• I agree that the city should be doing more to address the chronic issues, but unfortunately that is not the case and is not likely to be anytime soon. Expanding the BIA is the best option to make the neighborhood a great place to shop, live and visit. I hope it passes.

  2. The City should and must take of these items. This is what the city is required to do. Why must property owners pay Additional property tax for these services. Additional property tax will only increase rents
    for commercial and residential users. Property owners should take
    good care of there property. I strongly suggest Not to vote for the
    expansion B.I.A. We do not need to have another large property
    tax increase Vote NO
    Frank B

  3. Is it only certain types of property owners who will pay the assessment? What about small business owners who lease their spaces from landlords….will they have to pay too?

    I can certainly understand the reluctance to pay for services which the City SHOULD be providing, but the reality is that the City will NOT do so. I hope the expanded area passes. The BIA has made a huge difference to Broadway.

  4. The ability with which the City will be able to address the needs of small neighborhood zones will inversely change with growth. If you would like to see less and less done over the coming years, then vote no.

    This decision is as important as the consideration so many years ago of whether to invest in a mass transit system for Seattle. We are all experiencing the outcome of the failure to decide that back then.

    It is frustrating to think of establishing a BIA as just a “new tax.” However, the City of Seattle is growing and transforming so quickly, there is no possible way of getting all the attention needed for areas such as Capitol Hill which need even more attention—the same rapid growth and transformation is just more focused here on a few blocks.

    I am a fan of Thoreau and therefore realistic about larger government entities. They tend to provide structure but not efficiency.

    I say this as a former small business owner on the Hill and one who works here still: the BIA structure is a way to create a smaller organization to work with more effectively than the City. As a business owner, I could call the City to complain or ask for something—and that City office is processing hundreds and hundreds (if not thousands) of emails, calls, and other requests. A BIA representative could be one person—someone who I could realistically get in front of to talk about my needs.

    The rate of growth and change here on the Hill has overtaken many. The BIA is a way to get back in the race.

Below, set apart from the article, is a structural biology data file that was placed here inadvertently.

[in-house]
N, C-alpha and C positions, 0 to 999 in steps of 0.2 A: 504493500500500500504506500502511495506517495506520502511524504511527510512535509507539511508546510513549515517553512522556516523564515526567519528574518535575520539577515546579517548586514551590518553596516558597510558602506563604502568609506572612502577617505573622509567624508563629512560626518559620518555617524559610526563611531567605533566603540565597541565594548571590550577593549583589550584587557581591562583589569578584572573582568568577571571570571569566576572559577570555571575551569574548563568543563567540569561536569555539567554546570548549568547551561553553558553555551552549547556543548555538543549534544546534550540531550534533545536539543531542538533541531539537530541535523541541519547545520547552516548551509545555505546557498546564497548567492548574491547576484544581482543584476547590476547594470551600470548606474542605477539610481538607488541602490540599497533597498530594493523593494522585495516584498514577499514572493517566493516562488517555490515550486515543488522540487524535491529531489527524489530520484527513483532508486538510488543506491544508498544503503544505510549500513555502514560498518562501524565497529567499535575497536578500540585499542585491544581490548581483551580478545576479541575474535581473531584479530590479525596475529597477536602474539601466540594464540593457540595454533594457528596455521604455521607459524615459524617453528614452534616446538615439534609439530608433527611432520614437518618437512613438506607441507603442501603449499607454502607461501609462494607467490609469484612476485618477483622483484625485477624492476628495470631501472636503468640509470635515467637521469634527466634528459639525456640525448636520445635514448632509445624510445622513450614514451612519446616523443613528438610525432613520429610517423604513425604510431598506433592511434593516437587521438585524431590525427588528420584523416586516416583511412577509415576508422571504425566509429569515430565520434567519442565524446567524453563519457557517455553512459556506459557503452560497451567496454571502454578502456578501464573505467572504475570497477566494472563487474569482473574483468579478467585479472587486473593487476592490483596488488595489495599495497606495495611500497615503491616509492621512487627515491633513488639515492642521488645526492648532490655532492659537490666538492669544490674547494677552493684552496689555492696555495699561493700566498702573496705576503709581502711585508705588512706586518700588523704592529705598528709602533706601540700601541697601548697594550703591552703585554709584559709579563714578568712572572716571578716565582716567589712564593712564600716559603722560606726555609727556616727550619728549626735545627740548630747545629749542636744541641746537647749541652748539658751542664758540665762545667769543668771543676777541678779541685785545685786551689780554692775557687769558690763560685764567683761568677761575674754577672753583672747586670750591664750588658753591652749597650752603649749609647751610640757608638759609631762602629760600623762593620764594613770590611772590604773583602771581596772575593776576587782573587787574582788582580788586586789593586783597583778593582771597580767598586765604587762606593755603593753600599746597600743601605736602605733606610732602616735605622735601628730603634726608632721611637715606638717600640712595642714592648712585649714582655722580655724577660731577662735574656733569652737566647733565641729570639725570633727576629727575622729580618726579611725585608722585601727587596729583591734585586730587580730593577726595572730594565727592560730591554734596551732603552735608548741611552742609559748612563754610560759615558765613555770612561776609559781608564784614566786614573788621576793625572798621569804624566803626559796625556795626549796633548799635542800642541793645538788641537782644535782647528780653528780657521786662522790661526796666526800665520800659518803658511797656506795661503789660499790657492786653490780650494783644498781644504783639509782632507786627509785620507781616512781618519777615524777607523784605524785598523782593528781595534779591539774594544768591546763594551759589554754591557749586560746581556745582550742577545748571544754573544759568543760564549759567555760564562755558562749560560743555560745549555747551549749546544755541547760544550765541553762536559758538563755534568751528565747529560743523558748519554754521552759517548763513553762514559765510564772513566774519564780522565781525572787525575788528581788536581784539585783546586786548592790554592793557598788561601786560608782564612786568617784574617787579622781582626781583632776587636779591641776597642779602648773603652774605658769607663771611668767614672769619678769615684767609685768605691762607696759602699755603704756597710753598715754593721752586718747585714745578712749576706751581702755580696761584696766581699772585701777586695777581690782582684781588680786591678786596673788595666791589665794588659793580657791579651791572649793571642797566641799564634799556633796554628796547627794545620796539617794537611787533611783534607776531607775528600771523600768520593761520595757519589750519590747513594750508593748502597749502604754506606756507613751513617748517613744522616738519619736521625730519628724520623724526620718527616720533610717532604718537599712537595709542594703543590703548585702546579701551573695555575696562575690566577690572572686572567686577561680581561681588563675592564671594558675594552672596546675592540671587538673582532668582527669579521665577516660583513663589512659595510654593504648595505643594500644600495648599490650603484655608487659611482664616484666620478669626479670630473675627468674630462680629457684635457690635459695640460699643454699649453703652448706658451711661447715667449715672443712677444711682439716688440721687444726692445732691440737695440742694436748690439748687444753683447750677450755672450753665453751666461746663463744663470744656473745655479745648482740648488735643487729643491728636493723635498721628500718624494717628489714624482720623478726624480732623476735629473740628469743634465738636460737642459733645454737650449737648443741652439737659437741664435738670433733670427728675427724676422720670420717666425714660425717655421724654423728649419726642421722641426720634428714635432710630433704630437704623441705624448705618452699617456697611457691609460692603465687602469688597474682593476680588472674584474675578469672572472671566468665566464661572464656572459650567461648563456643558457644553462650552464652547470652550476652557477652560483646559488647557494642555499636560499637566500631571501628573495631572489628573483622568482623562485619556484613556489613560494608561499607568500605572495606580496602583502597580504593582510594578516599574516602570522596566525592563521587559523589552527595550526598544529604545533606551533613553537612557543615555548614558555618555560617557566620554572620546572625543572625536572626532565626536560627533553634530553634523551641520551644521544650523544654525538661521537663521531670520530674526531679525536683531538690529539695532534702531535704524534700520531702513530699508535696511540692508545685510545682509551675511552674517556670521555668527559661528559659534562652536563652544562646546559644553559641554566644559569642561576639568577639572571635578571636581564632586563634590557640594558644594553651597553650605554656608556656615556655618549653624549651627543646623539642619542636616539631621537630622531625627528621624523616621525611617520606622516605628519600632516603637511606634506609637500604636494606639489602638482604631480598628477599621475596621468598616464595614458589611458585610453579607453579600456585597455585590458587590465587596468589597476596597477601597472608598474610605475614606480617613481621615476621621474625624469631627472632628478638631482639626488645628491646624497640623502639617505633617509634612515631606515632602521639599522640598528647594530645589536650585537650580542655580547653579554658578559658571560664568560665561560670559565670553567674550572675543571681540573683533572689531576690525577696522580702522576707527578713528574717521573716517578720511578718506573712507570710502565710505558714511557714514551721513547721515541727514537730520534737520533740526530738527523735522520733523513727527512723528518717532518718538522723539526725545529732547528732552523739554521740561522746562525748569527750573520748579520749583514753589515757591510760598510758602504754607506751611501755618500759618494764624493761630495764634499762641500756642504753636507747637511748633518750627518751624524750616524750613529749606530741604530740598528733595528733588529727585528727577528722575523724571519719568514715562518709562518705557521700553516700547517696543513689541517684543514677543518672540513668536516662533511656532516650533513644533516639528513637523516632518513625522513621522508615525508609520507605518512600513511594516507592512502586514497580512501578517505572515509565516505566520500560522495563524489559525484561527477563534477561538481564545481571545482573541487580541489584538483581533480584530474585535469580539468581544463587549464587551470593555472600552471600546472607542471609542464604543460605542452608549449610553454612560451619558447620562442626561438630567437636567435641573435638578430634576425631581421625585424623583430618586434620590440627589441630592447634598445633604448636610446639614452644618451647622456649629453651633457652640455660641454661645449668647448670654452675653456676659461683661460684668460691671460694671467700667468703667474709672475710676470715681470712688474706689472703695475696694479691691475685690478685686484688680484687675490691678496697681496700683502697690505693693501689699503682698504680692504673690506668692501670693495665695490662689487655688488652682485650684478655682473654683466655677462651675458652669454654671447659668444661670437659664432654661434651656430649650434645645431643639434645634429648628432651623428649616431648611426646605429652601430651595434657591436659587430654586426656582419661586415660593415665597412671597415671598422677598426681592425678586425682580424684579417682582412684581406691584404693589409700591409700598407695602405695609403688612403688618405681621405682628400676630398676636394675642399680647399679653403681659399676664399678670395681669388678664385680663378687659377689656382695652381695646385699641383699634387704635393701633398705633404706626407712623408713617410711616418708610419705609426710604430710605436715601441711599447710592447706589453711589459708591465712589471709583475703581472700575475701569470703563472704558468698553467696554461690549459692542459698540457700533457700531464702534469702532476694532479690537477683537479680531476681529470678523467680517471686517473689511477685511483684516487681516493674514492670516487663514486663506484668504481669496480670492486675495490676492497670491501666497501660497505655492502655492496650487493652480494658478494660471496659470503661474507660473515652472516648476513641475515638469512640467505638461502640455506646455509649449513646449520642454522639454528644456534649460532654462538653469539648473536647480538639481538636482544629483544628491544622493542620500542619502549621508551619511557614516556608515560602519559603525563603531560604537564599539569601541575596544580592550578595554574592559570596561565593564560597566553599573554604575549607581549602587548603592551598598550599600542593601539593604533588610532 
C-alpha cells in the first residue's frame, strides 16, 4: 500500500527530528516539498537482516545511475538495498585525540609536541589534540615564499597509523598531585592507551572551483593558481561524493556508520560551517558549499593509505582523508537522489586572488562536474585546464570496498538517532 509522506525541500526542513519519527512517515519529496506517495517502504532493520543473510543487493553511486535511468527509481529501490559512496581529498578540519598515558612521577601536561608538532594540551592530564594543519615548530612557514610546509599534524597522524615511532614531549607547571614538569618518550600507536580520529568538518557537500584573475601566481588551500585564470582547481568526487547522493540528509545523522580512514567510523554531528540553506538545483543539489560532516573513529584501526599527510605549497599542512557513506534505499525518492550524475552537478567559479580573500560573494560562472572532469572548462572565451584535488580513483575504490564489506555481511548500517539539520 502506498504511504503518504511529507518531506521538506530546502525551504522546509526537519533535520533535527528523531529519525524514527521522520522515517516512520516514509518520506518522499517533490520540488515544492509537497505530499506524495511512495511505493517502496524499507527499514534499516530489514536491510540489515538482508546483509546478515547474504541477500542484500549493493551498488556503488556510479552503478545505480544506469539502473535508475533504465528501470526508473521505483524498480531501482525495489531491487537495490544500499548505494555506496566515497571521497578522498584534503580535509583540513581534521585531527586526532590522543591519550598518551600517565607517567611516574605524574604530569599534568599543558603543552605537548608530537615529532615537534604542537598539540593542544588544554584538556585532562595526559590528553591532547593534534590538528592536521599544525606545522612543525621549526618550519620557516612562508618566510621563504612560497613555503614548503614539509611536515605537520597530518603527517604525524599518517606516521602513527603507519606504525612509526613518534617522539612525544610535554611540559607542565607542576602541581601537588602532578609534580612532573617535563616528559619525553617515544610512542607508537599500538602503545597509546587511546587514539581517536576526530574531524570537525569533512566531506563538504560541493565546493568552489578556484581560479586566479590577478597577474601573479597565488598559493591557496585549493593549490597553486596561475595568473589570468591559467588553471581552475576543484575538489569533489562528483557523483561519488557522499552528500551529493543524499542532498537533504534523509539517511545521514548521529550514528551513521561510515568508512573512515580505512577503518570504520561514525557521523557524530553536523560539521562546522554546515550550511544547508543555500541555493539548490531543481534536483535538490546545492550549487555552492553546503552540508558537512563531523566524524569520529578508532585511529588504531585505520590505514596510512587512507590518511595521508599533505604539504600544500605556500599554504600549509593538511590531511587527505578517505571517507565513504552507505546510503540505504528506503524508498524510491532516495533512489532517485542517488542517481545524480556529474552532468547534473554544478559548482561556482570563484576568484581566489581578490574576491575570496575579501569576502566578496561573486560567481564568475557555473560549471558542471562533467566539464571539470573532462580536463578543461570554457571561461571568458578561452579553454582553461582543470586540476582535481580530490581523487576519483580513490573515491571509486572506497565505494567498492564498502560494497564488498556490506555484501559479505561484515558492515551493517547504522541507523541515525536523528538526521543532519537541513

• I disagree, Tom. Your first statement that “if you would like to see less done over the coming years, than vote no.” I think is absolutely false. It’s the same problem we have had with funding education on the state level. The local areas have passed levees to fund education in their more affluent areas, so they had better schools, while the other less fiscally able areas’ schools suffered. But the state then didn’t do anything, because, hey, the affluent areas’ schools were still pretty good, so not a loud enough squeaky wheel.

    • I think the way to maintain our neighborhoods is to definitely have the local businesses and residents care about their neighborhoods and take some responsibility to do this. But not to add more taxes here. Hold individual property owners responsible for graffitti removal. I’m on an HOA board for our building and we already fund this and do this. It’s too easy to create this bank account of other people’s money and then spend it.

    • HTS3, you work with an initial quote, but do not respond to the rest.

      Let’s quote you: “I think the way to maintain our neighborhoods is to definitely have the local businesses and residents care about their neighborhoods and take some responsibility to do this.”
      How do you bring about what you suggest? How do you “definitely have” (make? force?) “local businesses and residents care about their neighborhood”? Please be sure to respond. Do you fine them (like a tax) when they do not comply?

      Also, have you owned a small business in Capitol Hill? An HOA is a completely different thing.

  5. So housing co-ops whose property taxes already threaten to drive out lower income members will have to shell out thousands of dollars to further gentrify the neighborhood? Fuck that, thank you very much. It’s a solution in search of a problem.

  6. these bia taxes do nothing they did one in university district as well and its on of the most unclean areas in seattle. please please vote do not charge us thousand to do this also it will make rents higher as well.